South American nations express interest in getting Covaxin from India; Brazil approves import
Several regulatory bodies in South American countries have started expressing interest in the indigenous Covaxin vaccine for vaccinating their population.
According to reports, Buenos Aires Province Governor Axel Kicillof last Friday has announced that a provisional agreement to procure 10 million doses of the Indian-made Covaxin vaccine. The deal with Bharat Biotech has been signed by the local government and not the national government of Argentina
The approval was based on the condition that the first shot must get its approval by the drug regulator ANMAT (Administración Nacional de Medicamentos, Alimentos y Tecnología Médica), of Argentina.
Last week Brazil’s health regulator Agência Nacional de Vigilância Sanitária (Anvisa) finally gave its approval for importing Bharat Biotech’s developed Covaxin vaccine.
How did it all start?
What started with the Ambassador of Ecuador participating in the Indian Vaccine trials has now led to new Latin American nations approving and accepting Covaxin as a viable vaccine for the Covid- 19 Pandemic.
The Indian policy of Vaccine Maitryi which also comes under the broad category of Vaccine diplomacy has resulted in a majority of the nations of the world being supplied with Covid Vaccines. “This manner of crises diplomacy is not new to India and is certainly not limited to Vaccines. Before the vaccines, there were PPE kits, masks, and medical equipment, HCQ tablets that India was supplying either as aid or as a part of a commercial deal. As the vaccines began, India played a pro- active role in sending out vaccines to regions and countries that are suffering,” a foreign policy expert opined.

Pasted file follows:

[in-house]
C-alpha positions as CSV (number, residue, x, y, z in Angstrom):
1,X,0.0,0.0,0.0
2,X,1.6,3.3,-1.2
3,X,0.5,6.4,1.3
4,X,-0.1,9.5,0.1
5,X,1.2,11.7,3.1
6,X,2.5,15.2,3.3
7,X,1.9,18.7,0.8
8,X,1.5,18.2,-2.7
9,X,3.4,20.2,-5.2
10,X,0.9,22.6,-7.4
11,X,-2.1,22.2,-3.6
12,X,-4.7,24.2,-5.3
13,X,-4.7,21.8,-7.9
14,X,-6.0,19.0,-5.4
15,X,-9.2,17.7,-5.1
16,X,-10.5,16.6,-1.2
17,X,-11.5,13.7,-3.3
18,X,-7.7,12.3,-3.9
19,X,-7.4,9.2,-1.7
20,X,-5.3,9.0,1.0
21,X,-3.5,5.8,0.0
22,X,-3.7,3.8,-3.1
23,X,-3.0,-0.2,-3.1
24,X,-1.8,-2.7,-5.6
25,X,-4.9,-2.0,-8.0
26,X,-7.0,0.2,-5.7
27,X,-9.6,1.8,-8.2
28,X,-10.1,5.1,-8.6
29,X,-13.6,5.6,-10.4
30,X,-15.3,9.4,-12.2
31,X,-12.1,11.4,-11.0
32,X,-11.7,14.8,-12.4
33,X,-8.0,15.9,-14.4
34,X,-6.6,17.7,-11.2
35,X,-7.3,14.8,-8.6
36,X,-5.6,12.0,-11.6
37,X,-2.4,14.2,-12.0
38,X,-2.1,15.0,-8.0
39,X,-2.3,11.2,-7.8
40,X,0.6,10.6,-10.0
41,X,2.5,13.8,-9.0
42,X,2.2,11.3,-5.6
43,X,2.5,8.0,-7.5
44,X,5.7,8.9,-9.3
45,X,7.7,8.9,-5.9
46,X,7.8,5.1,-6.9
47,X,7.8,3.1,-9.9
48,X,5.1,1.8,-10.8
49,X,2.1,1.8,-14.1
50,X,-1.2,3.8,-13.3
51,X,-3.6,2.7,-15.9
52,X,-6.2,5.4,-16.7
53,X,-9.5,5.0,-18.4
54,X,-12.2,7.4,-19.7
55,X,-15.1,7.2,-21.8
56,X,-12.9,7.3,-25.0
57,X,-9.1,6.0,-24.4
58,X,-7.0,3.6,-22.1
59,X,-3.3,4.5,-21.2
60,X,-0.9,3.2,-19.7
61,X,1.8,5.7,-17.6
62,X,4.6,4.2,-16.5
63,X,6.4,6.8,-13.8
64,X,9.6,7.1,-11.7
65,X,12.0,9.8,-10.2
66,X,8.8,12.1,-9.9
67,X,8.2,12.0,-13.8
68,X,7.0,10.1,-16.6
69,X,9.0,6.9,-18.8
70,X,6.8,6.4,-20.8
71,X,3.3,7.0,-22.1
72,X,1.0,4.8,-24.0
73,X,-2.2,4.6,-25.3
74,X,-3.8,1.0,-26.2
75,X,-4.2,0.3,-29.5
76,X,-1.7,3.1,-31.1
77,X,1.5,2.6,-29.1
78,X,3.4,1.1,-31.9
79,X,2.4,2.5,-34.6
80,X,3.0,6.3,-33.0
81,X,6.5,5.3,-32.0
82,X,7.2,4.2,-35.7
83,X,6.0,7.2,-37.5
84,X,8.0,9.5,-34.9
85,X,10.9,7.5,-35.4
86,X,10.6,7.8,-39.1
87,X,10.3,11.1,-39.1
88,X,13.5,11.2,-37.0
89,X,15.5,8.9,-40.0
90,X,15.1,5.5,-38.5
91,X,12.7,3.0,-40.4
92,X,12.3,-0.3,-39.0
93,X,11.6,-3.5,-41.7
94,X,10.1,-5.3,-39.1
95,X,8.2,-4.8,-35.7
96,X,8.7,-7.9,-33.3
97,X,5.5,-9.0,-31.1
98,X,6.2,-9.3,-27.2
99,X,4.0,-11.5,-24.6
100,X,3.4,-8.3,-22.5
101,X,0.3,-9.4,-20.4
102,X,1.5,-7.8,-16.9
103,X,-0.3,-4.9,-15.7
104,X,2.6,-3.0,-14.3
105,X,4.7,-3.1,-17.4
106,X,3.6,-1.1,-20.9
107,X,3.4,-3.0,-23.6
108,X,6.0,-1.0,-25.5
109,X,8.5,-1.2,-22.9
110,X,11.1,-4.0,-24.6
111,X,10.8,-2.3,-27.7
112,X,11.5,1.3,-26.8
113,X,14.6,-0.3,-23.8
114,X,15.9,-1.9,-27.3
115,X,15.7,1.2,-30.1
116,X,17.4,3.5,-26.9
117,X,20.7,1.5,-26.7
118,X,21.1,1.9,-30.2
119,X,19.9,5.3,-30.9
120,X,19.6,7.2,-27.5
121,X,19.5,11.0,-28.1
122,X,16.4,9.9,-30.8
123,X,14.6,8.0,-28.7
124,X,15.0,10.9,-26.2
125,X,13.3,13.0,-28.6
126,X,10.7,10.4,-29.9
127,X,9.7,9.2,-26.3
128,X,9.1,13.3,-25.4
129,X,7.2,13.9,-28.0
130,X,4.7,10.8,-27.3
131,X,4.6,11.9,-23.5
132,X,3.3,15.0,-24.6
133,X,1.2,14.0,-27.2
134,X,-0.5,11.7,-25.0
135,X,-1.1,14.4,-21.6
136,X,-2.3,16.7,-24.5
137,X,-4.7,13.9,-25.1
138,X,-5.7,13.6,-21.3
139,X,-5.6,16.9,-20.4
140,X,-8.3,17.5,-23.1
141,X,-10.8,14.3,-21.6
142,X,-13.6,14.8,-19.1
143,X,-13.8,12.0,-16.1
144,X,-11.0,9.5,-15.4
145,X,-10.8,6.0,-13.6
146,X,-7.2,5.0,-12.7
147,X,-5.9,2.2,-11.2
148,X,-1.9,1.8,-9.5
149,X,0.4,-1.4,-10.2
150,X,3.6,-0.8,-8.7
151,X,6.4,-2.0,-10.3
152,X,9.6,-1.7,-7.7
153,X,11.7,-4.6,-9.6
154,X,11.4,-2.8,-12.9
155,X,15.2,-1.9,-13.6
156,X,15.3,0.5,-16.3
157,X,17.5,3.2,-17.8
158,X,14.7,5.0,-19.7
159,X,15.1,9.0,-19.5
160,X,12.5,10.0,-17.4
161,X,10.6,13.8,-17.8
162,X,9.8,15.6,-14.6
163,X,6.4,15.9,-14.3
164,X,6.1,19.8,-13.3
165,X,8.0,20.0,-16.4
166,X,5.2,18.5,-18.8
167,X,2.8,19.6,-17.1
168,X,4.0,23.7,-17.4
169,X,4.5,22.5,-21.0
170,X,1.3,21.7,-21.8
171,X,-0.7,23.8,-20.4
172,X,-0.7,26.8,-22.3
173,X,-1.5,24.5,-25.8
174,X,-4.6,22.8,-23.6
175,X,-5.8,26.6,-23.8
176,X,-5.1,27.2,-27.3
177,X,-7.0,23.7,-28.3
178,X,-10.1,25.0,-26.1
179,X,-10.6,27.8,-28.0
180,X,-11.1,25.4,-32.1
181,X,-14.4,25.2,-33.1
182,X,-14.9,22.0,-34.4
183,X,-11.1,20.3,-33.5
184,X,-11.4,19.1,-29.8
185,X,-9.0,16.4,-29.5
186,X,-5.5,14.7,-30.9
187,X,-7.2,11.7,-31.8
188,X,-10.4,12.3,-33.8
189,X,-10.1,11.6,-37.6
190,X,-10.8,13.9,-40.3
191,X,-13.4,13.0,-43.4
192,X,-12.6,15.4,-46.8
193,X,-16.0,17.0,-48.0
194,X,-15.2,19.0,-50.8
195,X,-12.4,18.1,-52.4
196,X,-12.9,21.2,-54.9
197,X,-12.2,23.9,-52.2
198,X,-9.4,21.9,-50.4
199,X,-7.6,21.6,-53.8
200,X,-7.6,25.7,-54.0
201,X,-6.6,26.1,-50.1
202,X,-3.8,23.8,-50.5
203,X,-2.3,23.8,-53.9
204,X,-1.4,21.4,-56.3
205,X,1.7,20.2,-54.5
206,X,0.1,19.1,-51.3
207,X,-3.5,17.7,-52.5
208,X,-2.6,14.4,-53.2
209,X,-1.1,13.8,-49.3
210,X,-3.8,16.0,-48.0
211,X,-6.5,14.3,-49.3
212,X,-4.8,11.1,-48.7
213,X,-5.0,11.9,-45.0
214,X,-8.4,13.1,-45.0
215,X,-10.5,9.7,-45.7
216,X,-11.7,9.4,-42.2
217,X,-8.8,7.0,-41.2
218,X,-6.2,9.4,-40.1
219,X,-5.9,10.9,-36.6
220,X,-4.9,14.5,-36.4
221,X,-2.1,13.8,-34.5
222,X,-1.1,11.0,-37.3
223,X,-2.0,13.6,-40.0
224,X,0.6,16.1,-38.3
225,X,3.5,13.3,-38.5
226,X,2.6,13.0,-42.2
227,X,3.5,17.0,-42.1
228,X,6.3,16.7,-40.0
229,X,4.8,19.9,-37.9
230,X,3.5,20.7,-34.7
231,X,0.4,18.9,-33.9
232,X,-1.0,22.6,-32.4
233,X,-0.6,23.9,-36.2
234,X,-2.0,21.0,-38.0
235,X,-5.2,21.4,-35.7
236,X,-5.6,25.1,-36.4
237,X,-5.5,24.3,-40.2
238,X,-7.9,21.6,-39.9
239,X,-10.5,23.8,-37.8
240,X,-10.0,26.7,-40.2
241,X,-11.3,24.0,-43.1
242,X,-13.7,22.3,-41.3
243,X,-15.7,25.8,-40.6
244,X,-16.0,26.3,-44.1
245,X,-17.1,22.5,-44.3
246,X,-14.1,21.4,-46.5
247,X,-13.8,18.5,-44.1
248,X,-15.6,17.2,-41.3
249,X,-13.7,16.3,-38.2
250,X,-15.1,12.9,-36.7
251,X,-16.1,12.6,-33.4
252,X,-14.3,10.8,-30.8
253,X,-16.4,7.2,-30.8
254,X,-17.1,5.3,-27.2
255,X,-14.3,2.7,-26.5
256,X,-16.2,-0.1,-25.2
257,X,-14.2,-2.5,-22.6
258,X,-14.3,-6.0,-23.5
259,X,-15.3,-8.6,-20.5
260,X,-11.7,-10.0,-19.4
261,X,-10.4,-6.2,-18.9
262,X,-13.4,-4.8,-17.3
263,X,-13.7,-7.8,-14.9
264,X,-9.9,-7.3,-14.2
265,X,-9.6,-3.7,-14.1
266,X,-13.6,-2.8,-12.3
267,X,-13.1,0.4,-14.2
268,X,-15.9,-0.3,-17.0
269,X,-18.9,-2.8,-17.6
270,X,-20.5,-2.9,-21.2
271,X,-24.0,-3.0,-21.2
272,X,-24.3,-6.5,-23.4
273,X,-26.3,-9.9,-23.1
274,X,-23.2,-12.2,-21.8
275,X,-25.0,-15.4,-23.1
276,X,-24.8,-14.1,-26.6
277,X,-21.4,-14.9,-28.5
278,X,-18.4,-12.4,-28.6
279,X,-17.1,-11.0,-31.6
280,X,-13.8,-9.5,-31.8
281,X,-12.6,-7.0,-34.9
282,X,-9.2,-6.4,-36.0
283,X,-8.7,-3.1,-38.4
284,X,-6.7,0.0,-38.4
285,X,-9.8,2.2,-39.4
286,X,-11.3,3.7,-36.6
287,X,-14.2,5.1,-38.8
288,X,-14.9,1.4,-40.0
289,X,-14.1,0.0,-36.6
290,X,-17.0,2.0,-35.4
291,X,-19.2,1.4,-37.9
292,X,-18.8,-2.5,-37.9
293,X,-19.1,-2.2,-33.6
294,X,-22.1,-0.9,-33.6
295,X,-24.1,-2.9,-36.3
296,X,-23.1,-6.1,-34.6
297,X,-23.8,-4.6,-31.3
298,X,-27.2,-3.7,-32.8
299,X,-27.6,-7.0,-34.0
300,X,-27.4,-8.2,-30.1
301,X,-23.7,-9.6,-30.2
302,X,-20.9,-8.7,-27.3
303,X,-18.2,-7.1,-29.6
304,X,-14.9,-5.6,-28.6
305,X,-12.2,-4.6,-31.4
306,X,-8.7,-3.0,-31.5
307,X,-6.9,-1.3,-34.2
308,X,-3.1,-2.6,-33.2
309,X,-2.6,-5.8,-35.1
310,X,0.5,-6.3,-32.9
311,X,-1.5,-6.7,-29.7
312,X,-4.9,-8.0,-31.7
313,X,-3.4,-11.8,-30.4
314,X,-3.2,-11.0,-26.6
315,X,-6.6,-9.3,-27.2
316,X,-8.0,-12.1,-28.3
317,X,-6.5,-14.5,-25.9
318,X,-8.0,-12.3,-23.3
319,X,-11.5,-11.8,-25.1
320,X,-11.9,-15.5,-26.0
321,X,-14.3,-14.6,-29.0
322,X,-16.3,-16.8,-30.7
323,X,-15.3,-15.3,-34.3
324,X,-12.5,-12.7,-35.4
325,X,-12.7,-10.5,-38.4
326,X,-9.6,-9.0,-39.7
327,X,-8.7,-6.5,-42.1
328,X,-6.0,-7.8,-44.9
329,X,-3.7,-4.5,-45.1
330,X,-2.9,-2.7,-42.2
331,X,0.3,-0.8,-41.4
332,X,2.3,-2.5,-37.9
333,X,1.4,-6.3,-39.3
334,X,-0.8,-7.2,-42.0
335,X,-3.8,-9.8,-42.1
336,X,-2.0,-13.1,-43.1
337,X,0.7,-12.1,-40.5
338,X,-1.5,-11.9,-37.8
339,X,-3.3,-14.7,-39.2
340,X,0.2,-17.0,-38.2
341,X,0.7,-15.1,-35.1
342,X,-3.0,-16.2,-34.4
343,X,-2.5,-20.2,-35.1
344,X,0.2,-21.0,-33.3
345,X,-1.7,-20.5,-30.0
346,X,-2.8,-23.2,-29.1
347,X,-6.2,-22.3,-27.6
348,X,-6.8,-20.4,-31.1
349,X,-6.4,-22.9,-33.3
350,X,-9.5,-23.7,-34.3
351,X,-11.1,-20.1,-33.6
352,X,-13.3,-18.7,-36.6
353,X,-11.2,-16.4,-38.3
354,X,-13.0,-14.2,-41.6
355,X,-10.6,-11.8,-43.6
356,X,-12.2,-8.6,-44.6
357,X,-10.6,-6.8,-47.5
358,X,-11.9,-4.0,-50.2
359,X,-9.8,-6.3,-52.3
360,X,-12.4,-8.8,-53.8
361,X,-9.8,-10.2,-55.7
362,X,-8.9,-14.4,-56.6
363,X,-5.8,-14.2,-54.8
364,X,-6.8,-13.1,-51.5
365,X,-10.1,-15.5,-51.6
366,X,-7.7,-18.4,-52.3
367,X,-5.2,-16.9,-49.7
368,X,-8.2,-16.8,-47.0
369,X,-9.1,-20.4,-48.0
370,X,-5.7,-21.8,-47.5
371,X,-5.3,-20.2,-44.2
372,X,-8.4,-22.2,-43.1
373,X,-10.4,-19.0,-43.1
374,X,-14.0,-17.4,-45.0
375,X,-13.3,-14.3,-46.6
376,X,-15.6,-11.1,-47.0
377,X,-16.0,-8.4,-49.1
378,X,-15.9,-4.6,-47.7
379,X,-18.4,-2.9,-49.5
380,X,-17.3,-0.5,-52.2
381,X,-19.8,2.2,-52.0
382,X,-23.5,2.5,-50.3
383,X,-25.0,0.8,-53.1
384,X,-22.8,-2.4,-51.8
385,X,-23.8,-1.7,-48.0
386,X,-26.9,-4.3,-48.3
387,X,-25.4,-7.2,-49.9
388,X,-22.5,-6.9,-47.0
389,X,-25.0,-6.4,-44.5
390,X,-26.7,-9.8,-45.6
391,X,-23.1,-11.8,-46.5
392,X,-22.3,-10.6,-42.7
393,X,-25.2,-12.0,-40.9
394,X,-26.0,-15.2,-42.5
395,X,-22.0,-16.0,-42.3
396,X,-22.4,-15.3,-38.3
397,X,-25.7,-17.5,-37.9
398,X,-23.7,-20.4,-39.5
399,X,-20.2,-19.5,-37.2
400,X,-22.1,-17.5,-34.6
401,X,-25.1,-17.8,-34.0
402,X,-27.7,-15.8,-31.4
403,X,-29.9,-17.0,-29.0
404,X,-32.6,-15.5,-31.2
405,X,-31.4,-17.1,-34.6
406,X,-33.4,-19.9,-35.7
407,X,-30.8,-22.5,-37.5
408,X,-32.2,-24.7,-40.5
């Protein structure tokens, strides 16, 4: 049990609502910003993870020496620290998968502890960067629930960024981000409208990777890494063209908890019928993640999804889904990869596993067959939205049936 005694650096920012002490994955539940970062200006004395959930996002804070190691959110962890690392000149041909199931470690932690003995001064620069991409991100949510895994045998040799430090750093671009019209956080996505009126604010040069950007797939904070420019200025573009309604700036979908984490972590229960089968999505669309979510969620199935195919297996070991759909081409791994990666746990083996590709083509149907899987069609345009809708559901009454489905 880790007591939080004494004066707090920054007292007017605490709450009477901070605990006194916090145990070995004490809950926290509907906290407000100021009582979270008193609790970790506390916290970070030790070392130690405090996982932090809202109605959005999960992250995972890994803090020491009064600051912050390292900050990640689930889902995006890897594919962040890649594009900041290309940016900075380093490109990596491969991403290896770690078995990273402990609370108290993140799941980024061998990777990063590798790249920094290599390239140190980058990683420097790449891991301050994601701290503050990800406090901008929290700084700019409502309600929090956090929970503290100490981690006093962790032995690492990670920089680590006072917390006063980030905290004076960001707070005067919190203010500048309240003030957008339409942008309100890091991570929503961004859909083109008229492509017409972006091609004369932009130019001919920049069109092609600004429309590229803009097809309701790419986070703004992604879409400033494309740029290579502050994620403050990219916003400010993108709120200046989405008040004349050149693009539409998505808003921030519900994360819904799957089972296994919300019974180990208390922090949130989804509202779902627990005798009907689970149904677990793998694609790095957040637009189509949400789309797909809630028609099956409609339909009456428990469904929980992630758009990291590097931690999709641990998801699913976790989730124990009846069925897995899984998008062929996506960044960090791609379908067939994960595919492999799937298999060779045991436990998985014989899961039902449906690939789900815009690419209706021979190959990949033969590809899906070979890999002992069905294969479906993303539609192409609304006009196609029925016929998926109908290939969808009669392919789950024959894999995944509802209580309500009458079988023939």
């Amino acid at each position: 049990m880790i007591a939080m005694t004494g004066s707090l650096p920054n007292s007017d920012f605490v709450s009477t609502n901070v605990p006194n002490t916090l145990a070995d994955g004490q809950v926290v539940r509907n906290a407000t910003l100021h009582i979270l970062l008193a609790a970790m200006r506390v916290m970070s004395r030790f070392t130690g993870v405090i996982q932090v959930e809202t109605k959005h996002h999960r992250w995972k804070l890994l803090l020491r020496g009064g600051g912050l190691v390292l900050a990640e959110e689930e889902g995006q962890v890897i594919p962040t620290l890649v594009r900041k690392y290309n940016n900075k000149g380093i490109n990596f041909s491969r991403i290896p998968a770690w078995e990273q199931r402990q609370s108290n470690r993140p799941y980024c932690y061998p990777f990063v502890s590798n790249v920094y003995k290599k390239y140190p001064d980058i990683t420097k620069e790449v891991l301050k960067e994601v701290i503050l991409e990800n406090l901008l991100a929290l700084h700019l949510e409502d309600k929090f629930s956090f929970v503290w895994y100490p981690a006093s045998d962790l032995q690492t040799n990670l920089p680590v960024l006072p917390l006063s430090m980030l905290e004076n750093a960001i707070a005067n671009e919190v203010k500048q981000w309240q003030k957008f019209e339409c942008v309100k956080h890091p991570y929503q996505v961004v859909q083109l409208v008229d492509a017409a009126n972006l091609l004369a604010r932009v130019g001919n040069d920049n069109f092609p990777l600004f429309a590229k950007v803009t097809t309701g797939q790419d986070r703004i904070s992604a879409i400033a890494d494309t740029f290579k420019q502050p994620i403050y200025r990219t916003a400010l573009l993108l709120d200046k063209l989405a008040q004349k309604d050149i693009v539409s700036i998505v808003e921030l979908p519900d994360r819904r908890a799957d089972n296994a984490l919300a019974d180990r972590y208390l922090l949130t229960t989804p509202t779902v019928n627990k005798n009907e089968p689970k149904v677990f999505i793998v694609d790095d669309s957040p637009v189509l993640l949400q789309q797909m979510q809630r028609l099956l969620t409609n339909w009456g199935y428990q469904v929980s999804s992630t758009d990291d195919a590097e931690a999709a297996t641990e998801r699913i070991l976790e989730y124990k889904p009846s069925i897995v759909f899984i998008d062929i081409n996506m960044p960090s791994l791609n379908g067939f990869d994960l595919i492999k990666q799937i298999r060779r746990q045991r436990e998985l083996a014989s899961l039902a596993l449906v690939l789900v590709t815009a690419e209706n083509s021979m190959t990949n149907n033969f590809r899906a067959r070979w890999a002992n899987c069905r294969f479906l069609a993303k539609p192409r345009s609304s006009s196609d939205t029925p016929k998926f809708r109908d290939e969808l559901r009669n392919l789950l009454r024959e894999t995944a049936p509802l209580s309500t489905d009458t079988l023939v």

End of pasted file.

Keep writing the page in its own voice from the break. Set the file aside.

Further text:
Two vaccines – one Indian and one being produced in India
The Covishield and Covaxin are more economical alternatives to those developed by big pharma countries and have proven to be just as effective. Along with the advantage of being inexpensive, Vaccine diplomacy also cements the relationship between India and the receiving countries even further. While Covishield gained greater acceptance in Latin America, Covaxin faced initial hesitance and reluctance as it has not yet received the WHO approval. However, as Covaxin is being administered in India with no visible after effects, the vaccine has gained greater acceptance in the LAC region as well.
Countries like Guyana, Mexico, and Paraguay have decided not to await the WHO approval and have shown their faith in Covaxin as they start to receive and administer the vaccine dose.
According to reports, the approval in Brazil has been granted only for a limited doses of the Covaxin. Initially, the South American nation Brazil can import around 4 million doses and distribute and use under controlled conditions.
The step will be, data analysis by Anivisa which will be used for monitoring the use of the indigenous Made in India vaccine, and based on results, it will be decided to import more doses of the vaccines which are developed in India.
As has been reported earlier this year Health Ministry of Brazil had placed an order for the import of 20 million doses of Covaxin, which was turned down by the regulatory body Anvisa in March.